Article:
On this day in medical history: Baboon-to-human liver transplantation is a medical first

By Paul Basilio, MDLinx
Published July 2, 2018

Key Takeaways

On June 28, 1992, an unnamed patient underwent the first animal-to-human liver transplantation using a liver from a baboon. The patient ultimately died 70 days later, but the surgery was a proving ground of sorts for an experimental immunosuppressant drug called FK506, later renamed tacrolimus.

The patient, a 35-year-old man with a history of hepatitis B (HBV), HIV, and cirrhosis of the liver, went to the University of Pittsburgh, PA, after he was refused liver transplantation elsewhere. As his condition worsened in early 1992, he was hospitalized continuously.1

Baboon livers were thought at the time to be resistant to HBV infection, and baboon-to-human xenotransplantation was already under discussion by the Institutional Review board of the University of Pittsburgh and some government agencies.

The medical team was led by Thomas Starzl, MD, PhD, and John Fung, MD, PhD, both pioneers in the field of organ transplantation.

The donor was a 15-year-old male baboon obtained from a research organization in Texas. The baboon had the same A blood group as the recipient.

For the procedure, the immunosuppression regimen included FK506, prednisone, and prostaglandin, with the addition of a non-myelotoxic dose of cyclophosphamide.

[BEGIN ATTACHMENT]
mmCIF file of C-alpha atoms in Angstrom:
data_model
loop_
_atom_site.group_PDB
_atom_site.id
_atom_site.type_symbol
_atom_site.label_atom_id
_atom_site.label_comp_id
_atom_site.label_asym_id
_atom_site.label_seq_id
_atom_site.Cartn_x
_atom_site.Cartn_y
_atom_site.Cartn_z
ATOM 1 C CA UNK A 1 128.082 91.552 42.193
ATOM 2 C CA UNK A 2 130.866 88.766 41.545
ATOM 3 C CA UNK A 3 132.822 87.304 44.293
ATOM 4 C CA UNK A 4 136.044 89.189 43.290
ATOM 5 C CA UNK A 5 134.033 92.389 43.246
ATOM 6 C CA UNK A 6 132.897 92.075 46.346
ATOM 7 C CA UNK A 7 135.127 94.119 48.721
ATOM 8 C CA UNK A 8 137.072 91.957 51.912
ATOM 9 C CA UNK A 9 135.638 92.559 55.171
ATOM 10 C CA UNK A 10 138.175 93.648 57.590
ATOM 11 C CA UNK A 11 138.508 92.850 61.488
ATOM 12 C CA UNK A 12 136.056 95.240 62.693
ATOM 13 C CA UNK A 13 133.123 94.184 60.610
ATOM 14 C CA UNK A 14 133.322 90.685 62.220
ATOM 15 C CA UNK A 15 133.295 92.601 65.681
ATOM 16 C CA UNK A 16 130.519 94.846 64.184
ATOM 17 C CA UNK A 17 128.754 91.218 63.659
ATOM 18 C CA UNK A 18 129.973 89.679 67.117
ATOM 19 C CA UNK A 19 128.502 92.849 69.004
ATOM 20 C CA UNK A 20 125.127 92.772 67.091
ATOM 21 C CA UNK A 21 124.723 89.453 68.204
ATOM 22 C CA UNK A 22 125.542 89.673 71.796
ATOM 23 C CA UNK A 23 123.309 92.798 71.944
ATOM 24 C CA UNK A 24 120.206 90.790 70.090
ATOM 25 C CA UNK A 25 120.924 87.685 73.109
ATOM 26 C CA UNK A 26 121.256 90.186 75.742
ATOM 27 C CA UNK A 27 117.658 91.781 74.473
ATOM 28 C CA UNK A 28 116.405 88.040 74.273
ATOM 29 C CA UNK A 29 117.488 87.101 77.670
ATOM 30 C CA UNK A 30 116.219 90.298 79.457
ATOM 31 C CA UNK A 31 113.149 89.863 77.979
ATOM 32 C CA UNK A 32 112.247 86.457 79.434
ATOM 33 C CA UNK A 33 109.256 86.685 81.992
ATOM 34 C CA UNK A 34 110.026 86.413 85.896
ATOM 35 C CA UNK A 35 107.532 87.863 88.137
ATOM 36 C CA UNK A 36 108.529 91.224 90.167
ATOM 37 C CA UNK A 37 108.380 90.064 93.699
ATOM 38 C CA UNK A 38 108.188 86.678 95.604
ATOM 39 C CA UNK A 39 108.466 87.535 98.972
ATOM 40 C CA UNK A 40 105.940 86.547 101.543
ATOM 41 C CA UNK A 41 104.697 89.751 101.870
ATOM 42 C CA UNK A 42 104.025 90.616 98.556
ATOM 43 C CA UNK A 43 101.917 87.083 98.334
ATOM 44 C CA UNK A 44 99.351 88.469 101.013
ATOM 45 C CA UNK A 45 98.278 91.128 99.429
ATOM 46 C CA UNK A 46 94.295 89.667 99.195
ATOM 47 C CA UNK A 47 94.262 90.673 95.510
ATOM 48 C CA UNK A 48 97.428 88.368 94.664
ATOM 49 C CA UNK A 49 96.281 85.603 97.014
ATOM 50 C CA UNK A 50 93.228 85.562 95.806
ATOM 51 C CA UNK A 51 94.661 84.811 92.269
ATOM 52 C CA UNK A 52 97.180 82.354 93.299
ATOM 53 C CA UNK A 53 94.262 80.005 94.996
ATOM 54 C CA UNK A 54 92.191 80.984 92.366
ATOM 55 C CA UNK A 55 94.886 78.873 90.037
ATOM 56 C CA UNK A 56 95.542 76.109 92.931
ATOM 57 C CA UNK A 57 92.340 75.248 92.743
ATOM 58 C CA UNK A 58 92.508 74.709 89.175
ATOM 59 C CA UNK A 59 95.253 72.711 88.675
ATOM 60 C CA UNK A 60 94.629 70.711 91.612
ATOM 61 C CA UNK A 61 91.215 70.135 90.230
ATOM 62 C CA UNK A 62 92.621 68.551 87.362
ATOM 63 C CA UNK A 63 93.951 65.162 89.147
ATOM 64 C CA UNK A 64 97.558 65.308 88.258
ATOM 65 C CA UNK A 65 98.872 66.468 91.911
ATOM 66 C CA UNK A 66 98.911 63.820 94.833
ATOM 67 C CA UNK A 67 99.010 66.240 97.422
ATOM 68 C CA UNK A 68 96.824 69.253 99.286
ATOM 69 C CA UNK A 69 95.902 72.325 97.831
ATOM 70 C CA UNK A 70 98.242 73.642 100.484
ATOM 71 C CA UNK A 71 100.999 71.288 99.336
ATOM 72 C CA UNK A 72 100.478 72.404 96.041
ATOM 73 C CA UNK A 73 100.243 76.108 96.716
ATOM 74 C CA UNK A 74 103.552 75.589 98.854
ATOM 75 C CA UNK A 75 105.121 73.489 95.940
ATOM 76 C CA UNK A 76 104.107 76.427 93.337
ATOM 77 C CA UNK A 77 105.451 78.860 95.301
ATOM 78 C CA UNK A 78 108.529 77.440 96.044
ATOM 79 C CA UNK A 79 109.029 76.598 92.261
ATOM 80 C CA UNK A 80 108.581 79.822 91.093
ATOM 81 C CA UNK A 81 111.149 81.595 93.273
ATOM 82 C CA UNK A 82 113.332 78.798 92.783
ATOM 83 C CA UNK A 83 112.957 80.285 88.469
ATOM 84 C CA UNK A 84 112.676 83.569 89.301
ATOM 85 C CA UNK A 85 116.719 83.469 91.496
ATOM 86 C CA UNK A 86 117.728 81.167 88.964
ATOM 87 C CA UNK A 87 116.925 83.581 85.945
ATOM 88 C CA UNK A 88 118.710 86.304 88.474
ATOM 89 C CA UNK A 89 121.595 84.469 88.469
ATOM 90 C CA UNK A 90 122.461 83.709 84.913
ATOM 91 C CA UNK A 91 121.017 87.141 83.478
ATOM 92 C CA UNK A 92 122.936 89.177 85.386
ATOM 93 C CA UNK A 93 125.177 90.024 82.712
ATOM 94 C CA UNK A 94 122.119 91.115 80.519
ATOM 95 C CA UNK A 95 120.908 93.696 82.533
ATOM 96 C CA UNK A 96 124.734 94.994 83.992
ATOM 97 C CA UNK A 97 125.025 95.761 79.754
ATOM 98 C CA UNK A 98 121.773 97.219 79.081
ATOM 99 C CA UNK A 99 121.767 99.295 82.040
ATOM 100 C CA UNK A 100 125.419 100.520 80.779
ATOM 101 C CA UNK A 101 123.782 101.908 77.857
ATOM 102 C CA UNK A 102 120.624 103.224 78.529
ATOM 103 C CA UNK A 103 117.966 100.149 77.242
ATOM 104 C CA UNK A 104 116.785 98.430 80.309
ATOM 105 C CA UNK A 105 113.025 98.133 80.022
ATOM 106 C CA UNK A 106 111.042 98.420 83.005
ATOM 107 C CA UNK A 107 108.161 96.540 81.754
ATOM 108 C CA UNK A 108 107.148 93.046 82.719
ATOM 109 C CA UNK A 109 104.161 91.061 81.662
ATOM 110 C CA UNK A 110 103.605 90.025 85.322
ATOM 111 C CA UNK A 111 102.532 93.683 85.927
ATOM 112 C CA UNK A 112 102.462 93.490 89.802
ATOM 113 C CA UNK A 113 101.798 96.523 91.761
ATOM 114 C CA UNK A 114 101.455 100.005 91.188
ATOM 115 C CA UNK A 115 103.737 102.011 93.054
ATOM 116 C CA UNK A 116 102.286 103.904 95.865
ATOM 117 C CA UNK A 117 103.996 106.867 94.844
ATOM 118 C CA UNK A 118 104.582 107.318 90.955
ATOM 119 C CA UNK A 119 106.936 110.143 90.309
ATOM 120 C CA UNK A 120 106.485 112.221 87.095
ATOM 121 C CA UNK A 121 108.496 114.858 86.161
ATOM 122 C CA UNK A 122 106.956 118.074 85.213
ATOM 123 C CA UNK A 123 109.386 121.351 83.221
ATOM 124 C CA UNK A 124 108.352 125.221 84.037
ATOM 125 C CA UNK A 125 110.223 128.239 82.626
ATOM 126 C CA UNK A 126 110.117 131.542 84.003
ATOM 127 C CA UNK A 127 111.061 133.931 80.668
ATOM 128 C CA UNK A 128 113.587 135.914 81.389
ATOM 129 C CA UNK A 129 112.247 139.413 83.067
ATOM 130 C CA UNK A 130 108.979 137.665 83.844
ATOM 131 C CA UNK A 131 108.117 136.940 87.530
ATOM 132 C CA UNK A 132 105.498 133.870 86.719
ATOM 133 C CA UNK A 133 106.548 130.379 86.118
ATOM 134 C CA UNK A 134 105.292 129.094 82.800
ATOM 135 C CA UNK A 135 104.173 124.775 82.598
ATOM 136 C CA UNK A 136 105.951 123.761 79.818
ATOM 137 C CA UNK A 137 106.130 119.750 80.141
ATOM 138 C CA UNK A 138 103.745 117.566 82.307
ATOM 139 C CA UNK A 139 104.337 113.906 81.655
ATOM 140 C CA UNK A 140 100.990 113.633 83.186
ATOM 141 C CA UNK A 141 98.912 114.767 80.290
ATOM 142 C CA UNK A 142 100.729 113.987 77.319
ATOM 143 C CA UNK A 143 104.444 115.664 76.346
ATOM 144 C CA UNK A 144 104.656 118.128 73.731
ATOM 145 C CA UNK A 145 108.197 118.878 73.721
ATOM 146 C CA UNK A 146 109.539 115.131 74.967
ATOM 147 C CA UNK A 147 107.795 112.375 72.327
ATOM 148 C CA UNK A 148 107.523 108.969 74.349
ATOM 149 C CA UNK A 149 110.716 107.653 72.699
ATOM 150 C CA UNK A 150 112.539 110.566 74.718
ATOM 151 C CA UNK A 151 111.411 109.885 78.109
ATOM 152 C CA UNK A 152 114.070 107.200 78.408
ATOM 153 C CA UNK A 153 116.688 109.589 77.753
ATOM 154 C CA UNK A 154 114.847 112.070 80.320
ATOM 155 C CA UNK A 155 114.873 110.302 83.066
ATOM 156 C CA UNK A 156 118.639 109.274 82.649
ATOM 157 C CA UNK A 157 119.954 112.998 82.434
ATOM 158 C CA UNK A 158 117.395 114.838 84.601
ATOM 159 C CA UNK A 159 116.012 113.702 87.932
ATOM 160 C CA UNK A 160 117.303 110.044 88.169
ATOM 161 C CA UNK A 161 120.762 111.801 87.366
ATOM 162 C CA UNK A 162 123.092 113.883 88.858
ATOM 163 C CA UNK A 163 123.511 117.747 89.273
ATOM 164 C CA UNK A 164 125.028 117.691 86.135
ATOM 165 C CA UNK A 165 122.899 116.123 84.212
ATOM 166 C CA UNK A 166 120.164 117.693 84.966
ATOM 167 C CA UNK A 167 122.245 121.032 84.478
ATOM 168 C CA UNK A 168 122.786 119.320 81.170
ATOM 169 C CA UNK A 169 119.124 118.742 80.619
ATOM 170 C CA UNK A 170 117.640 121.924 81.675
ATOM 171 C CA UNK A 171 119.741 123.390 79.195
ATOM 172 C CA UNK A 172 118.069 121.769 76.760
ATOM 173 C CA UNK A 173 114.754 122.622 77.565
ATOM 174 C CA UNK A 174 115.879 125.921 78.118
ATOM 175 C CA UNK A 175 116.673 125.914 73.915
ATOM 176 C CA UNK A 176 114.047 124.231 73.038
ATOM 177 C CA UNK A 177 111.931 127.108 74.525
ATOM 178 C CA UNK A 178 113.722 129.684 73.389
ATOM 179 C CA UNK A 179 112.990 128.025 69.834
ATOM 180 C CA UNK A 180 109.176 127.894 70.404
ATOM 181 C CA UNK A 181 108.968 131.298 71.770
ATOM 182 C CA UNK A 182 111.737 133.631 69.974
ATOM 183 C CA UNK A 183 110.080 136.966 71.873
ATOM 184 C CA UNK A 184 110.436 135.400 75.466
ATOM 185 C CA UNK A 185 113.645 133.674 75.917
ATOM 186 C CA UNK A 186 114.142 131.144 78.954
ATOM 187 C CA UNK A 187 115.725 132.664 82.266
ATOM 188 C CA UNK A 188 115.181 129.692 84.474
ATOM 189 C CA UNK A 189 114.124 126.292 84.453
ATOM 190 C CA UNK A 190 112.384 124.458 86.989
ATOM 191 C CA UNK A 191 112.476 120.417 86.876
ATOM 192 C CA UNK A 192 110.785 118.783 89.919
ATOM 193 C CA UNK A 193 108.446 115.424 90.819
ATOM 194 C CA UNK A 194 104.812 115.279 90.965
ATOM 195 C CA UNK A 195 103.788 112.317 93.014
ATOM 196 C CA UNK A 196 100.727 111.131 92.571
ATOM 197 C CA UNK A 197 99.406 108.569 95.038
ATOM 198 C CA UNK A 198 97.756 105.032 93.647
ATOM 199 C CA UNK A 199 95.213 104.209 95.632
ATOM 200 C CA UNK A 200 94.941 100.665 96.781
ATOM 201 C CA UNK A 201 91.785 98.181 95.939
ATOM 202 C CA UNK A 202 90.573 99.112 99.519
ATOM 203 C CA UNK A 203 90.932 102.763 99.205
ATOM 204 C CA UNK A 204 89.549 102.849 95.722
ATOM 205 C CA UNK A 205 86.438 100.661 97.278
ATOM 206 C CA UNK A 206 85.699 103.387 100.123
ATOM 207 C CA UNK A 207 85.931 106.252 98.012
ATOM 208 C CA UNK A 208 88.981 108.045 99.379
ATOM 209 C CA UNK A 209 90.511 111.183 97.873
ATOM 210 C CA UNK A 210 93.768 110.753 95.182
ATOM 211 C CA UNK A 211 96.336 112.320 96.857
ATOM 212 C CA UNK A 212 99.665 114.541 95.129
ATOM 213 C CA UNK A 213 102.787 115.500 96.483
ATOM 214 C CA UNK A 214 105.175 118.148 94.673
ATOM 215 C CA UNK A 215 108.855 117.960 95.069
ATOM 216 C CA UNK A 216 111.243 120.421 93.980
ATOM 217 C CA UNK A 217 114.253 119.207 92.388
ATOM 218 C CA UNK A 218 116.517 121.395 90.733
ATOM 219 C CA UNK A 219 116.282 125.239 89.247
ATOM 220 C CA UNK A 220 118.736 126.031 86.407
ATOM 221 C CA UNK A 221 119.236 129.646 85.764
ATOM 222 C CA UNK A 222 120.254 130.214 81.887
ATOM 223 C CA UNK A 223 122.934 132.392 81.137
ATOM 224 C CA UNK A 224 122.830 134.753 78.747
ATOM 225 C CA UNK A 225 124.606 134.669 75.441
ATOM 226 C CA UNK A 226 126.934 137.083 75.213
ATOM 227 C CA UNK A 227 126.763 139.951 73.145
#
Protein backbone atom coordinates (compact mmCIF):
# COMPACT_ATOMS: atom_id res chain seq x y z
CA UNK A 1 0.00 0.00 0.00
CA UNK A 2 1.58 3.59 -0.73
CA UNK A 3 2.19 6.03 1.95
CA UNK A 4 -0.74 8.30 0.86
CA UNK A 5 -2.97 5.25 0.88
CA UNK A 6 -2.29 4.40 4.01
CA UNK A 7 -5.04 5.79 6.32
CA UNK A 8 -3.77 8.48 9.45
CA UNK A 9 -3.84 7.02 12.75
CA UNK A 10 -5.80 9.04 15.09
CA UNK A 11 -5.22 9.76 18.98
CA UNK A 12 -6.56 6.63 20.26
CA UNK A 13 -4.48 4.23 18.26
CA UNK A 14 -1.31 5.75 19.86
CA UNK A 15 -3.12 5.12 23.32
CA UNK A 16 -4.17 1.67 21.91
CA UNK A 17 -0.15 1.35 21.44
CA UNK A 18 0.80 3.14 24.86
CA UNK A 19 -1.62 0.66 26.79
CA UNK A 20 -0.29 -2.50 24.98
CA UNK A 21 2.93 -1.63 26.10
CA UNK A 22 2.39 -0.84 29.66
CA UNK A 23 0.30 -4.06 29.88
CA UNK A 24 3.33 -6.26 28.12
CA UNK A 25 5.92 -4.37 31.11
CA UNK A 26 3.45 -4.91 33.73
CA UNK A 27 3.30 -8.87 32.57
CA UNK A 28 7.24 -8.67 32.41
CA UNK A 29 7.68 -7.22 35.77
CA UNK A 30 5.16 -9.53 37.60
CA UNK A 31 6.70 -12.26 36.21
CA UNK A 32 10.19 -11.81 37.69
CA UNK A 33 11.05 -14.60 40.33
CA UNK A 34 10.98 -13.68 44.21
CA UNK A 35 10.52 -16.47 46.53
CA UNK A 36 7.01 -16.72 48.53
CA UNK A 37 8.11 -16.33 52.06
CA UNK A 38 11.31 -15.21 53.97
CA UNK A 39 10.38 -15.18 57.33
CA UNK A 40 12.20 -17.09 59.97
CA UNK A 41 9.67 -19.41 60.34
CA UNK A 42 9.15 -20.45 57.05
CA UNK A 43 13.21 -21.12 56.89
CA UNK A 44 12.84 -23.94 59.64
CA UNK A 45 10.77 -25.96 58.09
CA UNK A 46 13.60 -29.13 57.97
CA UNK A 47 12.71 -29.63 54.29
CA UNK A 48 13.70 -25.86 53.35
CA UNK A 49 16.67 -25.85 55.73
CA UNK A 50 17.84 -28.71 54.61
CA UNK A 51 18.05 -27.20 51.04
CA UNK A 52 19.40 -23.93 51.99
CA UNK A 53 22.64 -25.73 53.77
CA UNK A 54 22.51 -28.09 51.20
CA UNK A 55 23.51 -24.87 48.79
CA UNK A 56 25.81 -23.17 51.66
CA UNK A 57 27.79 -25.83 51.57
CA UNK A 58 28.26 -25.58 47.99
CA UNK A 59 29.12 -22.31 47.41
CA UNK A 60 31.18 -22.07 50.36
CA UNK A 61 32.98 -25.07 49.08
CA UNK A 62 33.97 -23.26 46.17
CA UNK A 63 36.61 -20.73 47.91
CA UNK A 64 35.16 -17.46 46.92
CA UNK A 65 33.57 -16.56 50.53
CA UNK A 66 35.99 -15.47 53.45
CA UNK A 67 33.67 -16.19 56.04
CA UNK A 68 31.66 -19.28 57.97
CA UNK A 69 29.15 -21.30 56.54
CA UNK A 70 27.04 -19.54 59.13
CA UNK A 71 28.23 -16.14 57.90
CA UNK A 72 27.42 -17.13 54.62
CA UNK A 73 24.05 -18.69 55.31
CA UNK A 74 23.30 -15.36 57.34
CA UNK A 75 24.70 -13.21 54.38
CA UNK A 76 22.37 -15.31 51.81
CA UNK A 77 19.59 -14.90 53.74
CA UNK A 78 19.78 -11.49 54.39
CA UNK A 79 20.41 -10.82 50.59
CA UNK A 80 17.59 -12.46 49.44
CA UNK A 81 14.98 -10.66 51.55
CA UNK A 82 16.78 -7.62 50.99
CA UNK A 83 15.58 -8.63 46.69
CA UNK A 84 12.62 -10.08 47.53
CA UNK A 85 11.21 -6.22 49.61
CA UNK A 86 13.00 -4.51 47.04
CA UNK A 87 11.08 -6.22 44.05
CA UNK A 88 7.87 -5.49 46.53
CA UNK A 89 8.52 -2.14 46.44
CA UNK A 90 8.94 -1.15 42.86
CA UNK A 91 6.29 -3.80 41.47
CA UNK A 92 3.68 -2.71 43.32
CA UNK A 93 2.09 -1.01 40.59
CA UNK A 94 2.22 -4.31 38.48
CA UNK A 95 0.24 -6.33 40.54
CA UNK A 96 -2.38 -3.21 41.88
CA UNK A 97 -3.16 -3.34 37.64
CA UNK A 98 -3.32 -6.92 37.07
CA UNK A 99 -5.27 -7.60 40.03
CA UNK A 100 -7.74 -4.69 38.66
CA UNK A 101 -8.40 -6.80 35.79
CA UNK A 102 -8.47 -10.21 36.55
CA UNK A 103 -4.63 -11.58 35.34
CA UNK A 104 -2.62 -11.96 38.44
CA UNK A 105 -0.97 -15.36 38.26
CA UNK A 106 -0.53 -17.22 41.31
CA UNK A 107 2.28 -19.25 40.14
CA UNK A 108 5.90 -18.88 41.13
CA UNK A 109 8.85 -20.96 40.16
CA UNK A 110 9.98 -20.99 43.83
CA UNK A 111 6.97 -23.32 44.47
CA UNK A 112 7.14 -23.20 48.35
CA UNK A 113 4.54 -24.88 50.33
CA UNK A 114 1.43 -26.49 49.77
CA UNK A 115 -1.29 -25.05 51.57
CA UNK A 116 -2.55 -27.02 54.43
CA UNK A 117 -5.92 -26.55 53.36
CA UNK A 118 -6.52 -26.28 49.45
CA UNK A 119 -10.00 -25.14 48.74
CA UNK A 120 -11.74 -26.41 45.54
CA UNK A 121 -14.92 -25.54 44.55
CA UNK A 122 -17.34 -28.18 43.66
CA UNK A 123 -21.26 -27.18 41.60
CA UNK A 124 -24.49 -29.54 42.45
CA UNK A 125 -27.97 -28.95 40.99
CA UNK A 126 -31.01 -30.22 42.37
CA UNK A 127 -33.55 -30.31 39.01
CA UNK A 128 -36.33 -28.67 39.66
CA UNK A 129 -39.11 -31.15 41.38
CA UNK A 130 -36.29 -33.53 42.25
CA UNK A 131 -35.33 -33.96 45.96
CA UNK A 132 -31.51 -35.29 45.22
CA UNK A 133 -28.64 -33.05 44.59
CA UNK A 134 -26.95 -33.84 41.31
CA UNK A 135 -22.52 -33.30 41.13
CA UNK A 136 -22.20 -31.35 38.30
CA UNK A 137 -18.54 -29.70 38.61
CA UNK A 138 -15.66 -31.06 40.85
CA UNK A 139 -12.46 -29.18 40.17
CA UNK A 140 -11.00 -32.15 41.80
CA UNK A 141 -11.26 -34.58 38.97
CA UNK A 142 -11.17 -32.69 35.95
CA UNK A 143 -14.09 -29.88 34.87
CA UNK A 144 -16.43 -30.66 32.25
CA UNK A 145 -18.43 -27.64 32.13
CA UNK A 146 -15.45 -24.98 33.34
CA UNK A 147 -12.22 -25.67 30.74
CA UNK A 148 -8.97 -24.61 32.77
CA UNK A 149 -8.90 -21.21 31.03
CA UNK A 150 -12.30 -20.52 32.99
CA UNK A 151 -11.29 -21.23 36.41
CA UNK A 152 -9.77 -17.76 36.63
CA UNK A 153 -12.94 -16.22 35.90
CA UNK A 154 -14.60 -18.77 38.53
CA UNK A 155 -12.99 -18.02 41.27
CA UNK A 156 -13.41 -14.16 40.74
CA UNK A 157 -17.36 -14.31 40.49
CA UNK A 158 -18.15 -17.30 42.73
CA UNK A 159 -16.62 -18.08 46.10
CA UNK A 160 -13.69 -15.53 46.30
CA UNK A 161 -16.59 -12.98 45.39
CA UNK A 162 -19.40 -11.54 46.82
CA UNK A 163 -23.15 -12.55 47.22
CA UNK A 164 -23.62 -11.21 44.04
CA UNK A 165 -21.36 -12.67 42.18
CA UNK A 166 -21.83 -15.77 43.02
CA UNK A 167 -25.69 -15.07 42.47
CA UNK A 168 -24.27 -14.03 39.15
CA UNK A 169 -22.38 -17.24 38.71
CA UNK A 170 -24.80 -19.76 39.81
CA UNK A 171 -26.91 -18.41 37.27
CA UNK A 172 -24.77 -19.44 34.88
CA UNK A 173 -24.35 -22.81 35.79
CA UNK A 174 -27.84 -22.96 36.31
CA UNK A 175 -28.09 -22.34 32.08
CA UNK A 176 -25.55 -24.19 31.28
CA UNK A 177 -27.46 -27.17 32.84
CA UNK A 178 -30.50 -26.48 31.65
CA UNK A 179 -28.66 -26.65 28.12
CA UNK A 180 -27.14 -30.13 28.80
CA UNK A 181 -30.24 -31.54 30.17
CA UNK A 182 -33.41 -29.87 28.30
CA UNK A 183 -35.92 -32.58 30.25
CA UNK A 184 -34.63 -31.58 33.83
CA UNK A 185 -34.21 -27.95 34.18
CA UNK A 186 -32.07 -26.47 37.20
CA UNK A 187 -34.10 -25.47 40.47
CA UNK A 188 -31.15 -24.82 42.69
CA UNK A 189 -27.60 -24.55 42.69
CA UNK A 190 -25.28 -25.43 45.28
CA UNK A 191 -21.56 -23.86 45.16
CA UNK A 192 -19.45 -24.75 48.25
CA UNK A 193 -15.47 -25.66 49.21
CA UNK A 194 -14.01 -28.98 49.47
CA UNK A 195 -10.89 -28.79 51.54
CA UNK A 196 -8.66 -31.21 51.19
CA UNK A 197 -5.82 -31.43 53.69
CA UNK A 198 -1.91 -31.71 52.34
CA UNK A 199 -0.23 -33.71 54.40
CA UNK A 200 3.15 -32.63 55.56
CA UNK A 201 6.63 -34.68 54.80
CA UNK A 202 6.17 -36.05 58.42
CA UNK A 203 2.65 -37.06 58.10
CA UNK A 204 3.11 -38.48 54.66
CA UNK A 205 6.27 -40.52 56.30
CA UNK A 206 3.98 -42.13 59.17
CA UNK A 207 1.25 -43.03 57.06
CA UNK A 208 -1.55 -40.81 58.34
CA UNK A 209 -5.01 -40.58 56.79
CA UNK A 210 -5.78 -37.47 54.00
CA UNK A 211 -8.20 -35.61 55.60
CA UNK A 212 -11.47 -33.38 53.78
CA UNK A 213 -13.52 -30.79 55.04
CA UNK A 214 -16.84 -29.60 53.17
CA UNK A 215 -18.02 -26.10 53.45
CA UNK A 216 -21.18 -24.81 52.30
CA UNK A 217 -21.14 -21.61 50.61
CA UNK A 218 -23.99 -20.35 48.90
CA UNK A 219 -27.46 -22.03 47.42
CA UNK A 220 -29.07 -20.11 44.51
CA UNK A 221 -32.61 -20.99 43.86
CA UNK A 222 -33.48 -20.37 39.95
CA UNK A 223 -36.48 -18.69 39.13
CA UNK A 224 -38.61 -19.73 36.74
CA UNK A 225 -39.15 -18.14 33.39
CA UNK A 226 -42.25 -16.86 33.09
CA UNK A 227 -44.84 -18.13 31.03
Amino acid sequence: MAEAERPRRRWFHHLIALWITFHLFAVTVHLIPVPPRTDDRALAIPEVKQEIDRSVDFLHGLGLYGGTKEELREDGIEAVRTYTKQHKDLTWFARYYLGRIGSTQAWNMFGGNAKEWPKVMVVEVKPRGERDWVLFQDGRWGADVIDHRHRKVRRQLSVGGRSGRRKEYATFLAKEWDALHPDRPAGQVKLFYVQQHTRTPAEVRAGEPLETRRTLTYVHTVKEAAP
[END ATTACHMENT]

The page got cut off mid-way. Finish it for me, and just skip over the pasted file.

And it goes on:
After transplantation, the patient was eating and walking within 5 days. At the time of the surgery, the donated liver weighed 600 g (1.3 lb); after three weeks, it weighed an estimated 1,555 g (3.42 lb).

The patient was released from the ICU after one month, but he developed several subsequent infections that required treatment with nephrotoxic antibodies. On day 21, he had renal failure, likely due to multidrug toxicity, and dialysis was initiated.

Although the patient died after 70 days, little evidence of hepatic rejection was noted. A contributing factor to the patient’s death was a cerebral and subarachnoid hemorrhage caused by an invasive aspergillus infection. In addition, widespread biliary sludge in the biliary tree had formed despite a seemingly successful choledochojejunostomy (an anastomosis between the common bile duct and the jejunum).

Interestingly, the patient’s serum uric acid levels fell from 481.8 µmol/L to < 30 µmol/L after 45 days, and serum cholesterol levels fell from 2.33 mmol/L to 1.71 mmol/L.

“The fall in serum uric acid and cholesterol concentration postoperatively to the low values that are normal for the baboon was an especially dramatic demonstration of the recreation by the xenograft of its own chemical environment and with no apparent adverse effects,” wrote Dr. Starzl and colleagues in a follow-up study published in The Lancet.1

Despite a flourish in the 1980s and 1990s, the field of xenotransplantation has quieted in recent years due to fears from known and unknown infectious agents, including retroviruses, which could place the recipients at risk.

However, with the advent of genetic engineering and the ability to insert or remove specific genes anywhere in the genome, the field may be re-entering the clinical conversation.2


  1. Starzl TE, et al. Baboon-to-human liver transplantation. Lancet. 1993;341(8837):65-71.
  2. Meier RPH, et al. Xenotransplantation: back to the future? Transpl Int. 2018;31(5):465-477.

Share with emailShare to FacebookShare to LinkedInShare to Twitter